Many parents realize that — as their children become adults — they can no longer protect them in the same ways they could when their children were small. The parents’ job of providing such protection may be done, but the parents’ concern for the child’s wellbeing continues. As such, most estate plans entrust a parents’ estate to a child or children, upon their attaining a certain age.
Adult children inevitably go on to make their own life decisions. Most of my clients acknowledge that mistakes in judgment can and will happen, and that they will always worry about their children, but they believe all will be well in the end. However, parents of a special needs child are typically not afforded the peace of mind that others enjoy.
Special needs trusts (SNT) may be created when there is an inability of a beneficiary to manage funds due to a mental or physical incapacity, and/or where a beneficiary requires (or may require) government benefits. If the child holds assets directly, qualification for government assistance may be threatened. Common governmental programs requiring the protection of an SNT are Supplemental Security Income (SSI) and Medicaid. Both of these programs are needs based, and most SNTs are written to preserve both SSI and Medicaid.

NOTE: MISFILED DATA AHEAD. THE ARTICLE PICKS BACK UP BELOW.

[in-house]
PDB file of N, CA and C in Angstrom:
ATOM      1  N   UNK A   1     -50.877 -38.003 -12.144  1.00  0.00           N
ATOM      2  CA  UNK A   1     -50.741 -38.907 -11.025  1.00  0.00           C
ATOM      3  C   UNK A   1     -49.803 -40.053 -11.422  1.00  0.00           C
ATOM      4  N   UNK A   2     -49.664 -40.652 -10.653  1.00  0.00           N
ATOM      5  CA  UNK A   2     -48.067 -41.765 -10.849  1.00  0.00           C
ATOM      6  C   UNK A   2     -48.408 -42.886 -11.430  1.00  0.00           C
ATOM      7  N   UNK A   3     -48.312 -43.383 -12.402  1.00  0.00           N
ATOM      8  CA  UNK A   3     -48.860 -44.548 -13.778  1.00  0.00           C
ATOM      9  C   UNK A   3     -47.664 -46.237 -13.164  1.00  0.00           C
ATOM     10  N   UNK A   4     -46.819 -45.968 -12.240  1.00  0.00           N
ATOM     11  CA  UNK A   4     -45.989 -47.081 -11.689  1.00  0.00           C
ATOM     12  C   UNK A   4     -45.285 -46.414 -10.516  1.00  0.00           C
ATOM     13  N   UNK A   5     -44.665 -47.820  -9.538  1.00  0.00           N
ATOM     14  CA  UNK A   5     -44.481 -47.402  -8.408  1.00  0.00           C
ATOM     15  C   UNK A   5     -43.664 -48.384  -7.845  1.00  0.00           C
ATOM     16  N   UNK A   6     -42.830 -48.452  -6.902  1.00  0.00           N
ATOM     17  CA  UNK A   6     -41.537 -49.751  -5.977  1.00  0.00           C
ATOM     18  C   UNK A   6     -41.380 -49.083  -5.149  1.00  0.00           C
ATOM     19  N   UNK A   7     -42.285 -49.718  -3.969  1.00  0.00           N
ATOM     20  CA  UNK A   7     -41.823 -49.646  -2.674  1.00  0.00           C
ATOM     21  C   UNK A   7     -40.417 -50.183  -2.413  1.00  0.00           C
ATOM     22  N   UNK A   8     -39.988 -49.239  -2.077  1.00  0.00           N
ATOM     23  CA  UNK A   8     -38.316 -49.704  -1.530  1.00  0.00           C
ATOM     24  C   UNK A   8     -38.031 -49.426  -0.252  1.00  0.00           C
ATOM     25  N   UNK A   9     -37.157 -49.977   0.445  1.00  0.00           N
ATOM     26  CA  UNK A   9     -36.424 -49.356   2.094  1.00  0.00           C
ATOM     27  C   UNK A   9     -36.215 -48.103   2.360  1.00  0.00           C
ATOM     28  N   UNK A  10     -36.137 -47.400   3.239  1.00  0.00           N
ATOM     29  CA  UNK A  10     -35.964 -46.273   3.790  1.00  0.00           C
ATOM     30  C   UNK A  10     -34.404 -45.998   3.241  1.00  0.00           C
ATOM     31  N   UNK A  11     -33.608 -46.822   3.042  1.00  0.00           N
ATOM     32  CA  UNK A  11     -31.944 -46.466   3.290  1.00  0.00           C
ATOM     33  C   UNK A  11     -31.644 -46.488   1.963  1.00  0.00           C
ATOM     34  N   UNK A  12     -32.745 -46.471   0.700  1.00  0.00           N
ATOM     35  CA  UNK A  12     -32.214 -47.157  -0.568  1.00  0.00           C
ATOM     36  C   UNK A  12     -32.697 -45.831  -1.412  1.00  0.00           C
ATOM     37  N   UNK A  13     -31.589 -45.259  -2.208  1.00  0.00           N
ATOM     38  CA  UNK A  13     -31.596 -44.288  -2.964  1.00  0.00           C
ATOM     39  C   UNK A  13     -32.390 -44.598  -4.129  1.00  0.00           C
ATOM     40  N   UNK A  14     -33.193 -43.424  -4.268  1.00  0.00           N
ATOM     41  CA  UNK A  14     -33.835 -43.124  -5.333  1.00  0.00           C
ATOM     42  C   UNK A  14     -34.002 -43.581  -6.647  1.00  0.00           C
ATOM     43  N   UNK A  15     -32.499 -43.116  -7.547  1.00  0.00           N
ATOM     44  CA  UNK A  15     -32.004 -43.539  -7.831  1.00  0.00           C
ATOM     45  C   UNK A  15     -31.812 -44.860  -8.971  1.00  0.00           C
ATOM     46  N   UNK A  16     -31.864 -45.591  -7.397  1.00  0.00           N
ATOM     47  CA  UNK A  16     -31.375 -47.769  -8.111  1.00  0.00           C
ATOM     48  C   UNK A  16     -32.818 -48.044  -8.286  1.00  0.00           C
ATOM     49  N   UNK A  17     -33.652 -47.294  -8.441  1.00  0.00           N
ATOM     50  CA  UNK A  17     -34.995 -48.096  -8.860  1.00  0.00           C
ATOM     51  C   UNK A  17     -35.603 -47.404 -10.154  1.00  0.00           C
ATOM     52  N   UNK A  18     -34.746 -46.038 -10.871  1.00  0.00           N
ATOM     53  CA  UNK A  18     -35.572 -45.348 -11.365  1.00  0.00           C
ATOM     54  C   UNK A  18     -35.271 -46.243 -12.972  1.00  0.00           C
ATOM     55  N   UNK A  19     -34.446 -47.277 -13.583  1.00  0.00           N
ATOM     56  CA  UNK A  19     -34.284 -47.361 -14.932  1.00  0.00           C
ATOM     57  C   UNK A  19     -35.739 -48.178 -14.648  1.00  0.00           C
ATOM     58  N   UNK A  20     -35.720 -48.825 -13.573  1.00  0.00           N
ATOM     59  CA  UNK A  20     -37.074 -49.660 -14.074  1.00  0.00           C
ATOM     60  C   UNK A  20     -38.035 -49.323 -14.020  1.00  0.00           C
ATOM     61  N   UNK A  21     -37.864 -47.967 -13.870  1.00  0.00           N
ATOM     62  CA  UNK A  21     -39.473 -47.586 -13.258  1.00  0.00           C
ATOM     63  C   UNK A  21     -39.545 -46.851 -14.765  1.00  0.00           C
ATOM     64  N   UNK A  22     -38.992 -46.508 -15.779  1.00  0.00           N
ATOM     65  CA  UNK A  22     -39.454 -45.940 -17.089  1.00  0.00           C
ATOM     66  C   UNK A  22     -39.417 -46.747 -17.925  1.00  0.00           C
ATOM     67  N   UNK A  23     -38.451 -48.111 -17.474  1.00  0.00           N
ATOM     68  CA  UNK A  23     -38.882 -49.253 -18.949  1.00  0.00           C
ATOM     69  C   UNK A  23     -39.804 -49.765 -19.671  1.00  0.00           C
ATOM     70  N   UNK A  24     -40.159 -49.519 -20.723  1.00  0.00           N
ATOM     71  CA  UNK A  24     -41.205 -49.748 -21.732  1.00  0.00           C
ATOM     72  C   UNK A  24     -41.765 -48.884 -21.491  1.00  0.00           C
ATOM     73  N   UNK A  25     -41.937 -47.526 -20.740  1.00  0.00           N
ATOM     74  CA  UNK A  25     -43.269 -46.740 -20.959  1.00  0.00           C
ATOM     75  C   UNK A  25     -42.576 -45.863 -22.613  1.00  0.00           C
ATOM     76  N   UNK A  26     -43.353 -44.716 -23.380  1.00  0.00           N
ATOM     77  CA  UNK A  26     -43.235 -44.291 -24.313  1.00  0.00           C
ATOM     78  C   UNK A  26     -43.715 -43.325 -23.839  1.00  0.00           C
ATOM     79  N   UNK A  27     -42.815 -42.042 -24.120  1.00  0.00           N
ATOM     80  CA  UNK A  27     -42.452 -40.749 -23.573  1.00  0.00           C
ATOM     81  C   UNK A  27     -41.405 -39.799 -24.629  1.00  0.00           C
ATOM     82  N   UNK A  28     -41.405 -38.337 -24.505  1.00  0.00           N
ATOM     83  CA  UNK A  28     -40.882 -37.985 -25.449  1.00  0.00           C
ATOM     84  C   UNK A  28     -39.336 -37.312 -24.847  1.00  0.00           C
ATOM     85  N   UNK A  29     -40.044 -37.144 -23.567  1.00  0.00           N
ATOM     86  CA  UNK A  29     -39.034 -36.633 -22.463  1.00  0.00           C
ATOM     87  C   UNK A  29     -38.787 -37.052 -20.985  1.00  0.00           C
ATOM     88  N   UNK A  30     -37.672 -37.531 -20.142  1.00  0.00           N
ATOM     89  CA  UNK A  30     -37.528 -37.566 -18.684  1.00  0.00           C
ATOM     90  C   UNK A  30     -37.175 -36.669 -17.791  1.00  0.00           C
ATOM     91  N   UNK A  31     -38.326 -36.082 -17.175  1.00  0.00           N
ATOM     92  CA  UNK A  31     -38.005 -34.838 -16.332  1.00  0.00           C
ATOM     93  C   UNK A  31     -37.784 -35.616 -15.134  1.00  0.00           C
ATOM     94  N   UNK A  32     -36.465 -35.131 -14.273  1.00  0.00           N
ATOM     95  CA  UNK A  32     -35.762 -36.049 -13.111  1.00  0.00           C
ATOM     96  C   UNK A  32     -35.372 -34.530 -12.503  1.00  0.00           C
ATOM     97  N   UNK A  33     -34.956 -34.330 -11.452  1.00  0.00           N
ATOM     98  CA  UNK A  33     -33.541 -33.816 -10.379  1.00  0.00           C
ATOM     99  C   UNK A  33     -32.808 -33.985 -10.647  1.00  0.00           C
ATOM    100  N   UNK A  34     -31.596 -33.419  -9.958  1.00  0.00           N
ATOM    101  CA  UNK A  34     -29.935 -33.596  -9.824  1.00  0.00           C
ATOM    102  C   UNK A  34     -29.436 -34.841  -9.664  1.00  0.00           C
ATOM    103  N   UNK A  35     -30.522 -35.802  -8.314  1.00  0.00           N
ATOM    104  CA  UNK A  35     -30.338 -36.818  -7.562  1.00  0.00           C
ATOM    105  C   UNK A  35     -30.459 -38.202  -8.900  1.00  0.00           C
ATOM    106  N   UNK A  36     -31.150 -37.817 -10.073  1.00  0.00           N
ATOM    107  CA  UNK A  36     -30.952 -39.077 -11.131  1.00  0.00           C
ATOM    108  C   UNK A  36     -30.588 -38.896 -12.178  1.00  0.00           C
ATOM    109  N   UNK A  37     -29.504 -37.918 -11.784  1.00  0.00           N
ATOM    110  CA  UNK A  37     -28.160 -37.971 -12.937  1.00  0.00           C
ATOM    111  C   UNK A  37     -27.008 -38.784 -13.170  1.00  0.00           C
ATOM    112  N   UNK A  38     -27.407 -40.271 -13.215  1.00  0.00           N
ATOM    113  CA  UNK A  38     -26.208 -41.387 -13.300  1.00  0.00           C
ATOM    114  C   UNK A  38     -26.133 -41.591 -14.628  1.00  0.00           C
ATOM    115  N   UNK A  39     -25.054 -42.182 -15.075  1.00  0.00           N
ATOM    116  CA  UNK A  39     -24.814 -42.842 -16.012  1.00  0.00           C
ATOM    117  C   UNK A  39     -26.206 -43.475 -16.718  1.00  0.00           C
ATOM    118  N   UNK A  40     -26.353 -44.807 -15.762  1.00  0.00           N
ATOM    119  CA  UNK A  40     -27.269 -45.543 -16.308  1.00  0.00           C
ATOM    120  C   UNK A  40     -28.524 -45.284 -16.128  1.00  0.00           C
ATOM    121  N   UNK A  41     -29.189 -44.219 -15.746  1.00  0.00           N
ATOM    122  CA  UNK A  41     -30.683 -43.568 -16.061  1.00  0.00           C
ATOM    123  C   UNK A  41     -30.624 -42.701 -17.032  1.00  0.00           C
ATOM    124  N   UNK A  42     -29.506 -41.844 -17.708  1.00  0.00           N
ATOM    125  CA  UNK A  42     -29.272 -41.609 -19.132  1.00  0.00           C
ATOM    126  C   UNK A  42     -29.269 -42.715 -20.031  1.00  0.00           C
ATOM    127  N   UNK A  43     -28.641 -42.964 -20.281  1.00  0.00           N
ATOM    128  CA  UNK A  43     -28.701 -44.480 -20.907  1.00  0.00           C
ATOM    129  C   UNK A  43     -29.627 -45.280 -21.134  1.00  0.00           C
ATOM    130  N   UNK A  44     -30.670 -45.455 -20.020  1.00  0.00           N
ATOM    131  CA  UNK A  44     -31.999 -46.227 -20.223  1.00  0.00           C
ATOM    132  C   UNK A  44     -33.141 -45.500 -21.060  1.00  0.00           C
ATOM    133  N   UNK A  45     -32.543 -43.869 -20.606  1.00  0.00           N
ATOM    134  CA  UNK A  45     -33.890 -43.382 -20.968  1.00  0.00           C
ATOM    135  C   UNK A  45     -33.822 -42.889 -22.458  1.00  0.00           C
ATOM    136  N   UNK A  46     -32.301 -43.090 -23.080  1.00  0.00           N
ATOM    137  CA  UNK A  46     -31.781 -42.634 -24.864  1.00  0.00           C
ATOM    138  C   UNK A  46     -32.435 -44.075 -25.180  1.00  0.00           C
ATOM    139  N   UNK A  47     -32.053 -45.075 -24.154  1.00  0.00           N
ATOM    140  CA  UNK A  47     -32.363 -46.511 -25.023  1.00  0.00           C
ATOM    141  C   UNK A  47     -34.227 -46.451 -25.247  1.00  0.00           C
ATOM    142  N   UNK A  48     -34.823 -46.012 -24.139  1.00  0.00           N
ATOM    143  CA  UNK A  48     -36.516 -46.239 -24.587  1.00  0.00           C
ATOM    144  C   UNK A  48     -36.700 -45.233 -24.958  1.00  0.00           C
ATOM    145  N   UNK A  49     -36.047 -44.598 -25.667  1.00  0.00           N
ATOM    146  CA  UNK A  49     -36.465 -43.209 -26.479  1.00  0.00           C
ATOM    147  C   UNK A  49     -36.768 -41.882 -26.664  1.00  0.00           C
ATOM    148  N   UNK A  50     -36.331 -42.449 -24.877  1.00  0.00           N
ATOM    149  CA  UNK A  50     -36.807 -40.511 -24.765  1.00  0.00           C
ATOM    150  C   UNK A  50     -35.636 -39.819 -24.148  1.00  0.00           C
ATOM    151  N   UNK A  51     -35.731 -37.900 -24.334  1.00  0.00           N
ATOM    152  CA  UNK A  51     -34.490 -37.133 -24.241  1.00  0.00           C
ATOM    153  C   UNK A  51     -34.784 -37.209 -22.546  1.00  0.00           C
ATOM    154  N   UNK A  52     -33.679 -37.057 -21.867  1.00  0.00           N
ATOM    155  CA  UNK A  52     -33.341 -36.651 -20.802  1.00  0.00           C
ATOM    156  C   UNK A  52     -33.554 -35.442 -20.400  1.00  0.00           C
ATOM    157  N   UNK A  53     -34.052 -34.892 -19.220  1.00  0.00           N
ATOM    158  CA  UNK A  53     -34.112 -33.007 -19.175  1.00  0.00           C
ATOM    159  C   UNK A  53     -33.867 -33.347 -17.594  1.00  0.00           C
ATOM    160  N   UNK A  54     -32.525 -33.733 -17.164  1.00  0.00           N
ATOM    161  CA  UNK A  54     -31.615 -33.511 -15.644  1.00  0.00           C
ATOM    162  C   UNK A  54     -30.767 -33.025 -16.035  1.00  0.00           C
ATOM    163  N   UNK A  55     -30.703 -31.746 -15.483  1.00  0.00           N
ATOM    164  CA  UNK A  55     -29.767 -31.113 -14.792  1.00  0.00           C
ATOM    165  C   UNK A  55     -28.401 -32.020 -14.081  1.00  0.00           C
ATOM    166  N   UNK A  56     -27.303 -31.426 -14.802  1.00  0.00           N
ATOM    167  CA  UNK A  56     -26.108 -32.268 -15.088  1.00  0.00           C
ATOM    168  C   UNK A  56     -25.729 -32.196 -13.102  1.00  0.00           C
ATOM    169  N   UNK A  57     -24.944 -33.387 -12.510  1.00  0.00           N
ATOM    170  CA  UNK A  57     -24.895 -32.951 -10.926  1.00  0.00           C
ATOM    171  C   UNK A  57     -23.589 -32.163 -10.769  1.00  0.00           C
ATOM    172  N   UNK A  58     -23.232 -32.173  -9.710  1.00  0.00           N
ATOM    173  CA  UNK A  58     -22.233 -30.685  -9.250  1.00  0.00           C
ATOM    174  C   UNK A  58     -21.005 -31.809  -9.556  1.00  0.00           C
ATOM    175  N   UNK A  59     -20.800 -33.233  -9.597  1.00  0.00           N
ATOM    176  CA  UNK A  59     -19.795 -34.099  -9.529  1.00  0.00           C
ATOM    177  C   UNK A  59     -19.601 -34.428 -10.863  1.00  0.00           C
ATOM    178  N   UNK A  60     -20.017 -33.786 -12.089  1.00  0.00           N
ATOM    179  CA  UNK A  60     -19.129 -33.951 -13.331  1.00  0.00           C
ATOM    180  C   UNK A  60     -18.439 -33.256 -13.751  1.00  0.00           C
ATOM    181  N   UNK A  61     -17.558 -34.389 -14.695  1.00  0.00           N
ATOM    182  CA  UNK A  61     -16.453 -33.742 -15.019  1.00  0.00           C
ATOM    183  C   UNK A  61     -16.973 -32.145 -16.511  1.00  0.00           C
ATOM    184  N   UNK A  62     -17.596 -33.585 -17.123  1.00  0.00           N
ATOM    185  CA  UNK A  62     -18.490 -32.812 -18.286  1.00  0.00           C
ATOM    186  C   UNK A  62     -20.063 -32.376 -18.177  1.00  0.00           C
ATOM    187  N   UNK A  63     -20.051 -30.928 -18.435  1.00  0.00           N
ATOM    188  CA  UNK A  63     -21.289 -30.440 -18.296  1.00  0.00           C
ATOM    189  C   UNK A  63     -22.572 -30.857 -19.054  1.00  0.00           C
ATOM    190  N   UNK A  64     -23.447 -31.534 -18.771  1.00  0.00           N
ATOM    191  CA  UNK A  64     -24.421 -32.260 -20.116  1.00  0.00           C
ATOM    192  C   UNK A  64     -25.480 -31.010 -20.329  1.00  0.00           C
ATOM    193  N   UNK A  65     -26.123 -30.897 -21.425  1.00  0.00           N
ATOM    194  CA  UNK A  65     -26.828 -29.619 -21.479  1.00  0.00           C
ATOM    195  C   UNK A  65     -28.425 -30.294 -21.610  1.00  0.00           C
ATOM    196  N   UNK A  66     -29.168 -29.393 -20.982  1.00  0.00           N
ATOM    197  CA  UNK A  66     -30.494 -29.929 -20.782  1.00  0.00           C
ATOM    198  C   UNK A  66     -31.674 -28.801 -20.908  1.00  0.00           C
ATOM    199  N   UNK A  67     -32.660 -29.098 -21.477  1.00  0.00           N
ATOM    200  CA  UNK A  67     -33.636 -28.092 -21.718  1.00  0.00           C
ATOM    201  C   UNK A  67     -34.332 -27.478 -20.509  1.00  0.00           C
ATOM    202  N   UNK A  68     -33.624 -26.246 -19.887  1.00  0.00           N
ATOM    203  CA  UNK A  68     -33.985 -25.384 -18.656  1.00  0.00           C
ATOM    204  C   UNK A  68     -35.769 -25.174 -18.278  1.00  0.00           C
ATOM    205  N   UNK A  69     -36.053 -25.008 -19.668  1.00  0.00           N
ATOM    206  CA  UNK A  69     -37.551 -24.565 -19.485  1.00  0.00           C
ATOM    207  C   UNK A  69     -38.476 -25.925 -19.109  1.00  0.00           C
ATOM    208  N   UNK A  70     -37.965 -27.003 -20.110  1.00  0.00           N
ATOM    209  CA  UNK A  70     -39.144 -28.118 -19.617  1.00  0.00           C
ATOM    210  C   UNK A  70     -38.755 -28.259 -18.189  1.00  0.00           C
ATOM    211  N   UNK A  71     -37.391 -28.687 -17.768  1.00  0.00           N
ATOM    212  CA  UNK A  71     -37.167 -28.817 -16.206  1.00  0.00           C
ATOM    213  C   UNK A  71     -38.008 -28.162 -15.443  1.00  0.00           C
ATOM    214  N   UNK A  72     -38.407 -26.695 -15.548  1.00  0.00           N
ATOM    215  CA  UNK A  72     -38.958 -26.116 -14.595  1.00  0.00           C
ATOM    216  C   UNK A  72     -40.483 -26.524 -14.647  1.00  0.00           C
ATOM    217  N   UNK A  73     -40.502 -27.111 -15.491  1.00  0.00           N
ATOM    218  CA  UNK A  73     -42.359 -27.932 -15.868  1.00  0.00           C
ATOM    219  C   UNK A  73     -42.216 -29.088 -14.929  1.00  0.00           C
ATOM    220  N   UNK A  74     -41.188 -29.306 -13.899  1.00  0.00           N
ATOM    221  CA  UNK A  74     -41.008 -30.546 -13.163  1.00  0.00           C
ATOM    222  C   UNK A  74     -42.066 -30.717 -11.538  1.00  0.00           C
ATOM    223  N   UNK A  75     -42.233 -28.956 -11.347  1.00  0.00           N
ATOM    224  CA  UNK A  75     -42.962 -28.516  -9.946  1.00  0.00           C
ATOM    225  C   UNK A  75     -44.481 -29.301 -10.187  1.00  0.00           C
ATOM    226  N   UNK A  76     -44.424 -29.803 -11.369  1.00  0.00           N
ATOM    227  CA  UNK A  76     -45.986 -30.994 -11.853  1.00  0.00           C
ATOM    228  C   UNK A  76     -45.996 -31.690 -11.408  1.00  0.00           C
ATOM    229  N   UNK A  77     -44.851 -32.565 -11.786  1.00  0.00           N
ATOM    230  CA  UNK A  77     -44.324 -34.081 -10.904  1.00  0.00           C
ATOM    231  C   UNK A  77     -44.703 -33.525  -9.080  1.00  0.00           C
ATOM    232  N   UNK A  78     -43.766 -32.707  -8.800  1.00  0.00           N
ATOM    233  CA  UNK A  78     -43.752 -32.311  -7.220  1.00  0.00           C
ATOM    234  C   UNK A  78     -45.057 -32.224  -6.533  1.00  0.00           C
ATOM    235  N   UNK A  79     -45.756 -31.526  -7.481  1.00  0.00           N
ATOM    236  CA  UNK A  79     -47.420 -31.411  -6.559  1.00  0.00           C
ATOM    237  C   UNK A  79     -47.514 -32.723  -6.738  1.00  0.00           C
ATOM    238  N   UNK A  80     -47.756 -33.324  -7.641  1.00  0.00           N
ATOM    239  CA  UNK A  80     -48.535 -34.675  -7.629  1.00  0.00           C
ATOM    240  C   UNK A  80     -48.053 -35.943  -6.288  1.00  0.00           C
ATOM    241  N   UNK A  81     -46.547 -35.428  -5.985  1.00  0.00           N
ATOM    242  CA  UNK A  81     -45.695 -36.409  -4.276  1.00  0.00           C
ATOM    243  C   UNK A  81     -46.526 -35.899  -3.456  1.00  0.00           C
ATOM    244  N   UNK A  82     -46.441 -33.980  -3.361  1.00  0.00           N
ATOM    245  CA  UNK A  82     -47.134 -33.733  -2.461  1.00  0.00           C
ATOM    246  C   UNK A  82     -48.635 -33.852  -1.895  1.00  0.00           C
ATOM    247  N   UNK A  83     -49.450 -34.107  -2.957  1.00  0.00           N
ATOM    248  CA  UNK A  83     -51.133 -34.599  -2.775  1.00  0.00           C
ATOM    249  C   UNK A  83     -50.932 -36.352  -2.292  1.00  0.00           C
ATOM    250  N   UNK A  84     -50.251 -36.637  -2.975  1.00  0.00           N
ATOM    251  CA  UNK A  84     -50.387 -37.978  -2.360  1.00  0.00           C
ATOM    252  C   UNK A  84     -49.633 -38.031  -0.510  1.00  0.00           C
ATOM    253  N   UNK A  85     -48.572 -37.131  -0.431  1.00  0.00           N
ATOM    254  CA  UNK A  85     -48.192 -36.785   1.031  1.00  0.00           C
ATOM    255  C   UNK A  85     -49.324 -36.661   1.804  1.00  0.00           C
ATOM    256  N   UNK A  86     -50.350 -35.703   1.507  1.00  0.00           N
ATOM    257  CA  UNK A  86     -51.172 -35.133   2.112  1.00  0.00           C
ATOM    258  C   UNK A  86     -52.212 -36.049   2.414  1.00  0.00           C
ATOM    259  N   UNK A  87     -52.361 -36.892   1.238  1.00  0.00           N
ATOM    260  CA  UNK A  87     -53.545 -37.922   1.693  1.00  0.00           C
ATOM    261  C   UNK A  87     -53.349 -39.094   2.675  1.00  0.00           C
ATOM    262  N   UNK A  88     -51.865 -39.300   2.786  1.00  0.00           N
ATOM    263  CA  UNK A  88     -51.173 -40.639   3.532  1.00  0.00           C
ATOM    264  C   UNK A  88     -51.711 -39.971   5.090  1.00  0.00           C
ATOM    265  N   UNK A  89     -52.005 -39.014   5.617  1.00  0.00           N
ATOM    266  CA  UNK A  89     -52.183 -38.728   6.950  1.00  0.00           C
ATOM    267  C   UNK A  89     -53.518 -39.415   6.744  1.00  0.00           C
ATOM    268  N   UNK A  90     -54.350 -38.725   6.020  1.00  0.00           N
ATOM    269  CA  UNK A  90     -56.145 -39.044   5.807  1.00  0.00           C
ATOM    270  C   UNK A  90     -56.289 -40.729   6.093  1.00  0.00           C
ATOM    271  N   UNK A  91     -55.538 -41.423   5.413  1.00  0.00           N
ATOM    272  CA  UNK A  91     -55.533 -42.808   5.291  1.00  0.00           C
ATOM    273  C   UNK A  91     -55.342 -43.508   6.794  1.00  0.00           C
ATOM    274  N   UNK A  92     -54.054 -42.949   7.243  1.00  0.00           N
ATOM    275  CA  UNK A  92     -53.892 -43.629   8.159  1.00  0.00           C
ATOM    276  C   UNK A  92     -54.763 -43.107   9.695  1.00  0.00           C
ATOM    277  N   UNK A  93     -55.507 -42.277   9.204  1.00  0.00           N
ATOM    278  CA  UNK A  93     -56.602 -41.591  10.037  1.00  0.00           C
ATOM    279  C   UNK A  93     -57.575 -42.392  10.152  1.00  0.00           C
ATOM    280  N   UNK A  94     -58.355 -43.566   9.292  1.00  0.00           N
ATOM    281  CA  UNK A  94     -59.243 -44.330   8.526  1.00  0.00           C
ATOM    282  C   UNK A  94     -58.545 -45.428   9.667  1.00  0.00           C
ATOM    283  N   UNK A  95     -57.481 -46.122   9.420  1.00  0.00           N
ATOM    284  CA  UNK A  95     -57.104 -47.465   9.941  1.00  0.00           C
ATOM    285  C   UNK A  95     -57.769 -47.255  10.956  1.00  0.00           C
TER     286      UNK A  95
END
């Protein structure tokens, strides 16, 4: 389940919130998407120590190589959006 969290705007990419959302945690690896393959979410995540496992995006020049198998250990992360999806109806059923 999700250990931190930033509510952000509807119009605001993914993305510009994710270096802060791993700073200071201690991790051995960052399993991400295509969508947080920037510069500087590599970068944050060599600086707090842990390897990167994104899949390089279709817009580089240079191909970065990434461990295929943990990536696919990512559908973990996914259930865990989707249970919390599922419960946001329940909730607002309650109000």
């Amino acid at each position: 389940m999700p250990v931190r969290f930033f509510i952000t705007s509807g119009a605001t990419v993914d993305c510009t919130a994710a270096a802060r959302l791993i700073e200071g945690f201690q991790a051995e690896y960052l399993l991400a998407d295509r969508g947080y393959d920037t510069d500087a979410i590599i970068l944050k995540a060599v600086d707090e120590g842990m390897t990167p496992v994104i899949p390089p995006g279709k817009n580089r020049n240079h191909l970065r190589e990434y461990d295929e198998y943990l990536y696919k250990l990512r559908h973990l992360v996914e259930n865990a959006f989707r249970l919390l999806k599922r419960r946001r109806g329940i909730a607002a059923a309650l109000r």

SNTs can be drafted to protect not only children, but spouses, adult siblings and other family members in one’s care or guardianship as well. Many adults are caregivers who spend days and nights caring for loved ones who suffer from longstanding mental illness, dementia, physical disabilities and other disorders. Whether an SNT is devised for a child or an adult, there are many decisions to be made, such as:
- Should all my children be treated equally, or should my special needs child receive more or less?
- Who will take care of my special needs child assets well beyond their 18th birthday?
- If my spouse and I divorce, should child support go directly to the SNT?
- Who will take care of my disabled spouse if I pass first? Where will they live?
- Who will manage my investments on behalf of my incapacitated spouse?
A special needs trust is a valuable tool for the planning of care, passing of inheritance, making a lifetime gift, naming a remainder beneficiary, and many other important wishes. With life’s uncertainties, planning is best done sooner rather than later. If you are the caregiver for a loved one with special needs, I invite you to contact me for a consultation.